Employment and temp agencies usually don't place people in professional level, salaried jobs. If you're male, you'll likely end up working in some small factory acting as a human robot on an assembly line for slightly above minimum wage. If you're female, you'll likely end up in someone's office acting as a receptionist or front desk person again for low wages. And through it all, the only experience these college grads are getting is experience working an assembly line or manning the front desk. The skills and experience earned are not transferable to a higher level job so most movement is lateral not upward. Someone with a teaching degree doing assembly work in a factory is not gaining any teaching experience, and no matter how long he works there, he will never accumulate the 2+ years of experience teaching that most employers want.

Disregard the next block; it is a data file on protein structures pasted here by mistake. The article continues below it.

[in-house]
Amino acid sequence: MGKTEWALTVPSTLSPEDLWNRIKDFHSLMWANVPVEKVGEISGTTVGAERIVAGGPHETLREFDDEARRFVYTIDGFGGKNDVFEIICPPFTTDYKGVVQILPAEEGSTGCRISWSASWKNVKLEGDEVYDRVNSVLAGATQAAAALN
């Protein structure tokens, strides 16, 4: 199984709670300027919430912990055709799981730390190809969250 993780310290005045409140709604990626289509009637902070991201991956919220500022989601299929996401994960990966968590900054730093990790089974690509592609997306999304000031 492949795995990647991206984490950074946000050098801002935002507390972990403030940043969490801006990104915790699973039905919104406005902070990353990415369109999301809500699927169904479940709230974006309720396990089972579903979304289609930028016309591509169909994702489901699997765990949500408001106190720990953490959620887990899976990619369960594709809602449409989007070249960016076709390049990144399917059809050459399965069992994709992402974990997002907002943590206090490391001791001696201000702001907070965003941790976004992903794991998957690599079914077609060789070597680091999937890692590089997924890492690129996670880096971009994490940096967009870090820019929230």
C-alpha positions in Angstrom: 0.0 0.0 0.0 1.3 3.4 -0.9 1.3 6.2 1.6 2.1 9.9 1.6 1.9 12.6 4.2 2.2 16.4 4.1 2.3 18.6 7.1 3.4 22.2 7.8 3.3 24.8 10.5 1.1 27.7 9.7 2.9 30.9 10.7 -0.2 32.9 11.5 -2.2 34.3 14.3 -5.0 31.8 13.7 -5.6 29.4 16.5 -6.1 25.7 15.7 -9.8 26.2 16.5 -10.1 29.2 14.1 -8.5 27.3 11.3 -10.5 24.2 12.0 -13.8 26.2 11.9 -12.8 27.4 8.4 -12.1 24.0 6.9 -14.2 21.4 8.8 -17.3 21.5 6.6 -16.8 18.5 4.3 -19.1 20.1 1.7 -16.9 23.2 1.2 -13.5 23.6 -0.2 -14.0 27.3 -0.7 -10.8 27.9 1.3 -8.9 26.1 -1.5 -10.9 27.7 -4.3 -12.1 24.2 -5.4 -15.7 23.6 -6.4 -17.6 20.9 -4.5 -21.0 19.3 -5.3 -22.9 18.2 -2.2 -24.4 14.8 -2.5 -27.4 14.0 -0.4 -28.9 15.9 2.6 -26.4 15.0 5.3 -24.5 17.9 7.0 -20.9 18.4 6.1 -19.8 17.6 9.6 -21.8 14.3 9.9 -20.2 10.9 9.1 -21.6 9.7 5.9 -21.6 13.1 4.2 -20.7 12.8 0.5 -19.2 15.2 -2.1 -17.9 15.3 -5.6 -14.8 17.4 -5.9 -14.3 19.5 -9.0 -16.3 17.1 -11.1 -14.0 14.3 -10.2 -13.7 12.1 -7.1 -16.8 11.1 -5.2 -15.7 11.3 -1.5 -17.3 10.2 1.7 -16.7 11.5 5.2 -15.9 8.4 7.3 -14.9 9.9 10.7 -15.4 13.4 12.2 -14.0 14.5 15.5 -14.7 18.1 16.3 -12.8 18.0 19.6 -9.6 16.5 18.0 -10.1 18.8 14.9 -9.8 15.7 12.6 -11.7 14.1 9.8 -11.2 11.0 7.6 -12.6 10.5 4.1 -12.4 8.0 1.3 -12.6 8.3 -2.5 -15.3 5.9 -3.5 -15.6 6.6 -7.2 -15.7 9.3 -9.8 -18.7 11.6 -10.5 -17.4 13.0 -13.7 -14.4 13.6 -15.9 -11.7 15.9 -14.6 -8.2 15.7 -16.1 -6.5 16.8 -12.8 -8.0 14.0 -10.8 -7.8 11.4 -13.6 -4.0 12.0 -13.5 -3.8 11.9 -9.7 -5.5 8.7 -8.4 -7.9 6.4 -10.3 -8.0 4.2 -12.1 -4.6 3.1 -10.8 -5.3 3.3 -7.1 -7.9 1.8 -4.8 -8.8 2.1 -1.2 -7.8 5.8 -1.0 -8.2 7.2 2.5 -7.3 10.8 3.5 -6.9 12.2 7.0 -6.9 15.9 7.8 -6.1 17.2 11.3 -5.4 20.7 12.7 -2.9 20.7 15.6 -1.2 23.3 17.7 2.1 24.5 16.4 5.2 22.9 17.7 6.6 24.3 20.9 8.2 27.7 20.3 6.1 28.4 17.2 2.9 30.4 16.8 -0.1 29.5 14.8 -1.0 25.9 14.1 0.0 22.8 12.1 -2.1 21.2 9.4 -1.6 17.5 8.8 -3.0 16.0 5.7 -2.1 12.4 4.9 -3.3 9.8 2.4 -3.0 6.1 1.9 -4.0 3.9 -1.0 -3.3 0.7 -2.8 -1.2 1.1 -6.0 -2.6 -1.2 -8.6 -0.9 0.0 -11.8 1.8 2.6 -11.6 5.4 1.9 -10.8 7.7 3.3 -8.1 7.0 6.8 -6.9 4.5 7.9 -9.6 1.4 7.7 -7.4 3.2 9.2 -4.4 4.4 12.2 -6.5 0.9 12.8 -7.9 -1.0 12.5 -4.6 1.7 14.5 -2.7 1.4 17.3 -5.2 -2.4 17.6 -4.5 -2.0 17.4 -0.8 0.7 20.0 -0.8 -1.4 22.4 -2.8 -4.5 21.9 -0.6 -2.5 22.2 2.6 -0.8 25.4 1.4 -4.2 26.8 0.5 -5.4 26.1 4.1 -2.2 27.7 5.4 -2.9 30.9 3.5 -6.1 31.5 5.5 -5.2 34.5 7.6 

Are they unable to maintain networks with academia so as to keep abreast of their particular employment market?
Sure they can. I still get emails from former professors alerting me to potential job openings in my field - BUT - without that coveted experience, the chances of getting one of those jobs is pretty small. Professors might be able to pull strings for some folks, but they can't do it for everyone.



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Re: Ideas for spreading the wealth

Post by True Blue on Fri Nov 18, 2011 9:04 am

Shirina wrote:
The Japanese during WW2 thought to create better humans. Took a lot of human guinea pigs, but the advances to medical science are still with us today.